The introduction of digital technologies and the emergence of electronic reading devices have expanded the concept of literacy and shaped how readers consume information from texts, as well as how they perceive and interact with digital materials vs. print materials in academic settings. Several years ago, reading was merely a characteristic of print. However, with today's advances in technology, the vast majority of people are reading blogs, journals, newspapers, and other materials on digital screens. This study reports the findings of a survey on the effects of digital technologies on learning behavior and reading motivation among Moroccan EFL university students. Results showed that the majority of students reported using digital materials for studying, research, and recreational purposes. The majority of students also reported using desktop/laptop computers or smartphones to access digital materials and claimed that they frequently consult PDF documents and Google books for coursework materials. Additional findings suggest that print reading is favored when the reading task includes lengthy texts and demands more learning engagement activities such as highlighting and notetaking; and that digital reading is preferred when the reading task demands less effortful engagement activities, and includes short texts and accessible materials via the Internet at a preferential cost. Students reported that their motivation to read online is driven by the need to keep up with recent information as well as the need to use usability features embedded with e-texts such as the ‘Find' function and built-in annotation tools. A great number of students rated their overall online reading experience as satisfactory or enjoyable. In contrast, students reported that eyestrain, discomfort with online reading, as well as the credibility and quality of texts encountered online are major challenges and barriers to digital reading. Results revealed that students' satisfaction with online reading is positively correlated with the frequency of using digital texts. Additional implications and directions for future research are considered.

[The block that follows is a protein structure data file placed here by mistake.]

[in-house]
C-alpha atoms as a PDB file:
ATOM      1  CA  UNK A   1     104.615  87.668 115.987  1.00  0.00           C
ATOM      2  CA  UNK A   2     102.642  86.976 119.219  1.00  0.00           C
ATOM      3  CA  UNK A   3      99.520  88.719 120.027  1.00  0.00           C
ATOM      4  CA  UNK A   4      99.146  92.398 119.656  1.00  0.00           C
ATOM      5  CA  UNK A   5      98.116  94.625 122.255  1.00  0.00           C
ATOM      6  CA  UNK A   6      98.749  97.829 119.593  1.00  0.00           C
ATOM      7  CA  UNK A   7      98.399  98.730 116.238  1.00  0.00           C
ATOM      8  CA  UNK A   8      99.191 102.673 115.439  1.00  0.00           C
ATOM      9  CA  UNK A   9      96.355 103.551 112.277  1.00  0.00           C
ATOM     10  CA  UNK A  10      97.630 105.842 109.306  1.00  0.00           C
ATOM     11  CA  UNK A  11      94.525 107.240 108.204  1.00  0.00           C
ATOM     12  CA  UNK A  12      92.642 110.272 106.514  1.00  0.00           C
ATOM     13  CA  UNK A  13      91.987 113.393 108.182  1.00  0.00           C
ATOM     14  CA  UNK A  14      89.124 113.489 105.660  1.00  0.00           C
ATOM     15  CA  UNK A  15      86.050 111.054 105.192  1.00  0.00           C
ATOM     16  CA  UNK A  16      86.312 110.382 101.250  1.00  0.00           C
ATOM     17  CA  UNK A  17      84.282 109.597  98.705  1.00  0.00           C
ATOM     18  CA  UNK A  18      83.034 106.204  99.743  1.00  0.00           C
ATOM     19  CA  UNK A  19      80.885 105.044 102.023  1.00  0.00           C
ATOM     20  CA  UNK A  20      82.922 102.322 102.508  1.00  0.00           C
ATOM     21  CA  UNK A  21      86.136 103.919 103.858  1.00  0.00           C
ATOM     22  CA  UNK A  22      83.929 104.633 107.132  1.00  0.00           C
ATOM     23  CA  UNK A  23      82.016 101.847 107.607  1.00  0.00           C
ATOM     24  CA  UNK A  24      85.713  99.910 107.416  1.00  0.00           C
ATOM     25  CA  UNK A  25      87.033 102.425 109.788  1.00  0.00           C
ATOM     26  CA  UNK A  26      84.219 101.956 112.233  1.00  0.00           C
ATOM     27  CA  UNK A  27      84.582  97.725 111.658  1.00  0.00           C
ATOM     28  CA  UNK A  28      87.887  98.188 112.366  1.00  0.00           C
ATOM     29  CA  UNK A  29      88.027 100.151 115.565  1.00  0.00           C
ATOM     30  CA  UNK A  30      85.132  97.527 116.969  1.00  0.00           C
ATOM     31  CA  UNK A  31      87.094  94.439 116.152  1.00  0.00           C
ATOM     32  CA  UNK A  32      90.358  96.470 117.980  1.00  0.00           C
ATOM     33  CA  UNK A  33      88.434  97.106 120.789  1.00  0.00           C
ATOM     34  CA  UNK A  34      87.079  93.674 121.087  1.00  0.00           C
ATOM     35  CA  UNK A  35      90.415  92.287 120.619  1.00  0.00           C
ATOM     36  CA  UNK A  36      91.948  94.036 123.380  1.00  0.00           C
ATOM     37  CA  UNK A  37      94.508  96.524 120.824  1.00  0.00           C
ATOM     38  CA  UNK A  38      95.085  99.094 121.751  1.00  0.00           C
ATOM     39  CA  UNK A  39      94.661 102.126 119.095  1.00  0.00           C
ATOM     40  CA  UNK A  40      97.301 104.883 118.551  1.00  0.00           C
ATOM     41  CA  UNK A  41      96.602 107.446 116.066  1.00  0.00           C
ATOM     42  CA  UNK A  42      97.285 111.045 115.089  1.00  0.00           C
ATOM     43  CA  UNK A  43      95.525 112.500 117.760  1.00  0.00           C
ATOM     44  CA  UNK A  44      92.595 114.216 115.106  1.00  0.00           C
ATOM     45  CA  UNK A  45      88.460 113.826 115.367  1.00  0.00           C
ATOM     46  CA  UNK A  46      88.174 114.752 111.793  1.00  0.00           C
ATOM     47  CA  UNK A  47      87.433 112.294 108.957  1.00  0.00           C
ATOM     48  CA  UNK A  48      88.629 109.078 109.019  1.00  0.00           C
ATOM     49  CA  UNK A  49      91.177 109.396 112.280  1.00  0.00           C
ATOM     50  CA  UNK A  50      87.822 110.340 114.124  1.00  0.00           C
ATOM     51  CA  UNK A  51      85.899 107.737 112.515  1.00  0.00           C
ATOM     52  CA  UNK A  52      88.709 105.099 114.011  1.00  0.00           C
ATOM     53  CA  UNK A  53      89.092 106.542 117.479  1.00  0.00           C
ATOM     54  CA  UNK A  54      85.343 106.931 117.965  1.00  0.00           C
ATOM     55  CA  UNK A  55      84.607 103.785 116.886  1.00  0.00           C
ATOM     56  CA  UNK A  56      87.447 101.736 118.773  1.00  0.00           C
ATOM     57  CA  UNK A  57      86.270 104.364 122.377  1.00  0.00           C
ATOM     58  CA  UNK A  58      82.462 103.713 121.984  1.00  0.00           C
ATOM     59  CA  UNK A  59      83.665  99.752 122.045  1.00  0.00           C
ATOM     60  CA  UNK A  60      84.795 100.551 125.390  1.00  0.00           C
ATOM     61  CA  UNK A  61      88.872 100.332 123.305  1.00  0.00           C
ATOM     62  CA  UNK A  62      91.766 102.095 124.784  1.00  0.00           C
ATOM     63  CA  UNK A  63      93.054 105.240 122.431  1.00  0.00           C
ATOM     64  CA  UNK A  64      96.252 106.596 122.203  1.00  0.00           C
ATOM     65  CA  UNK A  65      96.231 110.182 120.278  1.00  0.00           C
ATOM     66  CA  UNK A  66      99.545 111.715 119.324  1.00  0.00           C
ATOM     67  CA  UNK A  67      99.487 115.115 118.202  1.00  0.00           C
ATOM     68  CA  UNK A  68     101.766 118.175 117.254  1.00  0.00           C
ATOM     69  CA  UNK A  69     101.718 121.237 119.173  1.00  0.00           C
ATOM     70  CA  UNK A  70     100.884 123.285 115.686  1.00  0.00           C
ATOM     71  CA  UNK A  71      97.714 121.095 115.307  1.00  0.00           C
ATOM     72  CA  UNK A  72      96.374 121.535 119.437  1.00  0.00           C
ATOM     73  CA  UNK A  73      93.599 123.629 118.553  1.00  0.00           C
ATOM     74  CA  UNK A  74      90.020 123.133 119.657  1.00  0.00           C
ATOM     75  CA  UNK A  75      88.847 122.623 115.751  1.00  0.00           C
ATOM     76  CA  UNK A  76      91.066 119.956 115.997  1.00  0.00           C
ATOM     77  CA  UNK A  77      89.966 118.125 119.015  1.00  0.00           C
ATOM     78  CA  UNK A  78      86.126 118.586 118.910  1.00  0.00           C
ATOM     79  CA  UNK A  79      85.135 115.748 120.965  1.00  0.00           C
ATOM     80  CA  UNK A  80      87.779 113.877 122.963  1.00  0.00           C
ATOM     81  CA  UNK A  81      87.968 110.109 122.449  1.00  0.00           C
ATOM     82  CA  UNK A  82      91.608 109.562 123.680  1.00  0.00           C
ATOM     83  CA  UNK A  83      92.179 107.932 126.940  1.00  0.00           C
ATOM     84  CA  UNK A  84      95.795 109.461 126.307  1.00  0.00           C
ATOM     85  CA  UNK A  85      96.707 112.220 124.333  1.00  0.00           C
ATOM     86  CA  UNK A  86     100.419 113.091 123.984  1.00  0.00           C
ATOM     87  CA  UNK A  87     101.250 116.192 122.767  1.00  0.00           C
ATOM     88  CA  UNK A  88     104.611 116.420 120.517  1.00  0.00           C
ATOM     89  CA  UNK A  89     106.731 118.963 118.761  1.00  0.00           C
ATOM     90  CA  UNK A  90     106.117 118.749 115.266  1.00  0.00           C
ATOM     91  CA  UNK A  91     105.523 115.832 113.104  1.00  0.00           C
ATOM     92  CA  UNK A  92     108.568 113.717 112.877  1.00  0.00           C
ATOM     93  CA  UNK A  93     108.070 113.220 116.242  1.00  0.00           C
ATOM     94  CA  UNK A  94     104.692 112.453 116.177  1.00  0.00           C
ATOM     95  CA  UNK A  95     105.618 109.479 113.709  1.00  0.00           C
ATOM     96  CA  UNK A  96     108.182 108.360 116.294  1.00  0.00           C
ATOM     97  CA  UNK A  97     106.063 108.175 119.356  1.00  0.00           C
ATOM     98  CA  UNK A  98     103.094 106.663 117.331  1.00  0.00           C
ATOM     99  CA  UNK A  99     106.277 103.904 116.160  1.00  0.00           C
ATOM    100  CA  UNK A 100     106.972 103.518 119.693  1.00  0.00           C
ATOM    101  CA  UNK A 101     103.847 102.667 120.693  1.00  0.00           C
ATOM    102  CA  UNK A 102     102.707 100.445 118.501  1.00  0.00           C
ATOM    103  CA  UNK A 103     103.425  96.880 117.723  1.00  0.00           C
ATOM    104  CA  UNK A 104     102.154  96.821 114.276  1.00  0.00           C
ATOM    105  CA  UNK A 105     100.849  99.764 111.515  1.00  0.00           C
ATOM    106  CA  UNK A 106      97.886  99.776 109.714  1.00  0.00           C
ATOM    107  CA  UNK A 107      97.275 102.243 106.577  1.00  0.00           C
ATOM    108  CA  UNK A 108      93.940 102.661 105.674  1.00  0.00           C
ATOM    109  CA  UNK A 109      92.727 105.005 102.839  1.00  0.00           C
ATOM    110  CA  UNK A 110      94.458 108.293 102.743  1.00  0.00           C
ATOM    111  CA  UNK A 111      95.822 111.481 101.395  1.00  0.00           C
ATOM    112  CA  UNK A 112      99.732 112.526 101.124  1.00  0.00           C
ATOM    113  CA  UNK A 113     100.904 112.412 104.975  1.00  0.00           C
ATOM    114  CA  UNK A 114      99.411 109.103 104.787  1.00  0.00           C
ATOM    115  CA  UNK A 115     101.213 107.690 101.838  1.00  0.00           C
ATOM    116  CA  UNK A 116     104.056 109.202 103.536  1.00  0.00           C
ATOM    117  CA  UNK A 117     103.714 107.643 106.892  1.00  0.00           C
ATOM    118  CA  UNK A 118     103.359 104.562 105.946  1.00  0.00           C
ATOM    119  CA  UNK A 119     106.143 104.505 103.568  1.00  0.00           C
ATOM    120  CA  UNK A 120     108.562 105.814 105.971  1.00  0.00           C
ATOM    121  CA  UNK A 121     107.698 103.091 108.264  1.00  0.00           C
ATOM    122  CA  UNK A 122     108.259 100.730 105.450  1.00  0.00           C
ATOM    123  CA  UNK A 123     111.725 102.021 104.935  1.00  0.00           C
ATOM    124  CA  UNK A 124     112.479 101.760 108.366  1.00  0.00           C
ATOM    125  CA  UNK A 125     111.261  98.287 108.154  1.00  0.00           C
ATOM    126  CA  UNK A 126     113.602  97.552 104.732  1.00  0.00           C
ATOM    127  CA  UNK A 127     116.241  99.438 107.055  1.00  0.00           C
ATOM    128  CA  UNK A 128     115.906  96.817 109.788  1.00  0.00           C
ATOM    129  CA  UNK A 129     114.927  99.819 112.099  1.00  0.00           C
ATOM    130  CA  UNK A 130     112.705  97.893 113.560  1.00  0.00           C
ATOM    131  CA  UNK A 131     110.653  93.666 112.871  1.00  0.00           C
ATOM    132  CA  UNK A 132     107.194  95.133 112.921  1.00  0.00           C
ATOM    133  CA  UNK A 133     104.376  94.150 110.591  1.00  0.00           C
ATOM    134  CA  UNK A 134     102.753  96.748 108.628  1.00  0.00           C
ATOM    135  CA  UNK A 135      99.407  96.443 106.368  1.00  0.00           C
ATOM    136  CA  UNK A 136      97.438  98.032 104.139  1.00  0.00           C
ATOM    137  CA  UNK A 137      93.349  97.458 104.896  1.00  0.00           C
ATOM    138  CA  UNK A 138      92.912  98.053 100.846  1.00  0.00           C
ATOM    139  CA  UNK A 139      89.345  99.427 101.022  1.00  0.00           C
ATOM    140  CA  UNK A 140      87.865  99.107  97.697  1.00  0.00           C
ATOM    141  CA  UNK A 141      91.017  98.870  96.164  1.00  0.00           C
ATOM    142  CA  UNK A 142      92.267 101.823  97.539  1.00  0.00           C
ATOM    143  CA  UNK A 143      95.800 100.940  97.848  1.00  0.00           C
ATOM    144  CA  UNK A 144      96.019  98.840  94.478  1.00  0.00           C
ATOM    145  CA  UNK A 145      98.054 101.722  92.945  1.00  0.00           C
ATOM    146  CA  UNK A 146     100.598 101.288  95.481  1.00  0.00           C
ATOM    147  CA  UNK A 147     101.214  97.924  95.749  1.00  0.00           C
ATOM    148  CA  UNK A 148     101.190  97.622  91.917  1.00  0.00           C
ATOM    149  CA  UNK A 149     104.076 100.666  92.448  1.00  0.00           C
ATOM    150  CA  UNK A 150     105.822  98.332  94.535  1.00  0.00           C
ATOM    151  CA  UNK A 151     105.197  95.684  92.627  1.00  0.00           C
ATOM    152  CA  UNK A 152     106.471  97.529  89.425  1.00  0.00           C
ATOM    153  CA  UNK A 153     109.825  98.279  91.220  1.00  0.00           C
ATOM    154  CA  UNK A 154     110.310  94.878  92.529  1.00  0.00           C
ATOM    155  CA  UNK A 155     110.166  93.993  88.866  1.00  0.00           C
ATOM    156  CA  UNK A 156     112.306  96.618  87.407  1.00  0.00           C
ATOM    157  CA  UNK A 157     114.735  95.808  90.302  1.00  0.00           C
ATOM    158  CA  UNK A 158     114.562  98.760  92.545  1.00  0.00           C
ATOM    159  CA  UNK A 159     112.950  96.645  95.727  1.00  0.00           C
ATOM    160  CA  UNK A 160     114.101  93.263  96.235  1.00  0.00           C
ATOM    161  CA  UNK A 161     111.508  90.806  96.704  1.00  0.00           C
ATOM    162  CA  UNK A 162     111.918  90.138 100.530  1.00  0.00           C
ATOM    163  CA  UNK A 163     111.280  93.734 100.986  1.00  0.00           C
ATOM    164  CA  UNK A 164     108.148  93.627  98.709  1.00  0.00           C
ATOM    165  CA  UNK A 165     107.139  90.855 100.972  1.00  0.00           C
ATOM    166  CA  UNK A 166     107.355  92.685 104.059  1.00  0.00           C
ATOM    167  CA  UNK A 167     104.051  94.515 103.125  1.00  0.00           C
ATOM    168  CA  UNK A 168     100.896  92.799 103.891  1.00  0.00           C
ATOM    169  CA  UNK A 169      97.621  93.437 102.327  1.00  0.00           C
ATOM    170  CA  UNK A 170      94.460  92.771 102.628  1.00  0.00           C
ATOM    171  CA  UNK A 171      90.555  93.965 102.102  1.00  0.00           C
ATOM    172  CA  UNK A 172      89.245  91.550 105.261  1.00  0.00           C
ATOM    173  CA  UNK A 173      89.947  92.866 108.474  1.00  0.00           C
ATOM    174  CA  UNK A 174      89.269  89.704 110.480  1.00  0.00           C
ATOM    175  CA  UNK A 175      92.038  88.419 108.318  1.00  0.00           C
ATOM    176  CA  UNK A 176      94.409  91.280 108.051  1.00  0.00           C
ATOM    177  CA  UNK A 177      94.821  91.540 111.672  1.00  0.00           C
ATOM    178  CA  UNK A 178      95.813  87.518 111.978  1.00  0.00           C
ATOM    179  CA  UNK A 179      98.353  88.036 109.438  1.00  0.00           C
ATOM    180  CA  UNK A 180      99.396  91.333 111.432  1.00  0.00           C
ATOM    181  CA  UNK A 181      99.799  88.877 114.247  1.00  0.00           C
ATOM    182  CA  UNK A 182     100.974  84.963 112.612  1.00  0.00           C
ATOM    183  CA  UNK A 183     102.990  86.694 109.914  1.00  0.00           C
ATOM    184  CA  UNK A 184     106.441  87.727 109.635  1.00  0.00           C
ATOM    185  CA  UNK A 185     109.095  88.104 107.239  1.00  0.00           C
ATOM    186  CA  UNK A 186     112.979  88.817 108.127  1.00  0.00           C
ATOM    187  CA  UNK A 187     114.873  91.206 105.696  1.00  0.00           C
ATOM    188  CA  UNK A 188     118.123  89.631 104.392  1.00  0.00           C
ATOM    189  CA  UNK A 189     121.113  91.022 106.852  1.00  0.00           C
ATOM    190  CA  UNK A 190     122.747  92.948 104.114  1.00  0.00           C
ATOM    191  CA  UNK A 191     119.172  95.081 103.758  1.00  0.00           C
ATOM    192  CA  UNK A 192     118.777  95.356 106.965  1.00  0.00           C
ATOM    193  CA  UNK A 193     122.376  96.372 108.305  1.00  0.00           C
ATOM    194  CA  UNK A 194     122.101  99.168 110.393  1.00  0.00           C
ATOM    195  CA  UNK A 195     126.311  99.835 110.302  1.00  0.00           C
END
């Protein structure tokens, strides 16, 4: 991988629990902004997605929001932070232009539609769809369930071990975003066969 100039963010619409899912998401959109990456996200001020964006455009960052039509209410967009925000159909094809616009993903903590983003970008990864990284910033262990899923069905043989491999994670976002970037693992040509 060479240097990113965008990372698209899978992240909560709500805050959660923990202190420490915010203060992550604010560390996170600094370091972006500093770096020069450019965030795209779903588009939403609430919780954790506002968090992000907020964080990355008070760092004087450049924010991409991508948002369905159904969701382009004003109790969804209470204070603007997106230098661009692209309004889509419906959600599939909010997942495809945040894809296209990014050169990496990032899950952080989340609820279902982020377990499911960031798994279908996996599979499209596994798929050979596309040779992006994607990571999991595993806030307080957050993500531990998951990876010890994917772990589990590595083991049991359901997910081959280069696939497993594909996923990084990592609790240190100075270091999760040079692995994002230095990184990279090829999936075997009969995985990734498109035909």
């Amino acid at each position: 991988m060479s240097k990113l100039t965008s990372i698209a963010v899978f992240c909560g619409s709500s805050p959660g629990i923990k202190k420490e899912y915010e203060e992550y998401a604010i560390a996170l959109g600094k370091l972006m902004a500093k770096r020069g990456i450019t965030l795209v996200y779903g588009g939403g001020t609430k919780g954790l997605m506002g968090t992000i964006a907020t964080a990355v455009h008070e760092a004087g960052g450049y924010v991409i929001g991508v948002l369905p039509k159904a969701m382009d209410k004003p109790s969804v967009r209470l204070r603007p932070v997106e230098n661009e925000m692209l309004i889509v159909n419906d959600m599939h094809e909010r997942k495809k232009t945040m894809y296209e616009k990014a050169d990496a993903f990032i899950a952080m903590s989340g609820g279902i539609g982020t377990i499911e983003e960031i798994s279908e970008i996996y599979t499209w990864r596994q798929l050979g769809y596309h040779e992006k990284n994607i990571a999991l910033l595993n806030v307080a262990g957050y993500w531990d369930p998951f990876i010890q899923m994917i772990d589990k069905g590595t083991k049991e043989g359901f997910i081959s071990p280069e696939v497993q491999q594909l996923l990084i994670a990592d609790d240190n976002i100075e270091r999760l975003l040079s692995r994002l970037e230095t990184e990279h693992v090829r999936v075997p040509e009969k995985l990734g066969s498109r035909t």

It is difficult to overstate the importance of literacy for adequate functioning in society, from educational attainment and employment opportunities to health outcomes. We created a reading app with the goal of helping readers improve their reading skill while reading for meaning and pleasure, and used it to collect unique data on children's extended reading. Analysis of the data reveals the importance of a behavioral factor in understanding observed reading performance.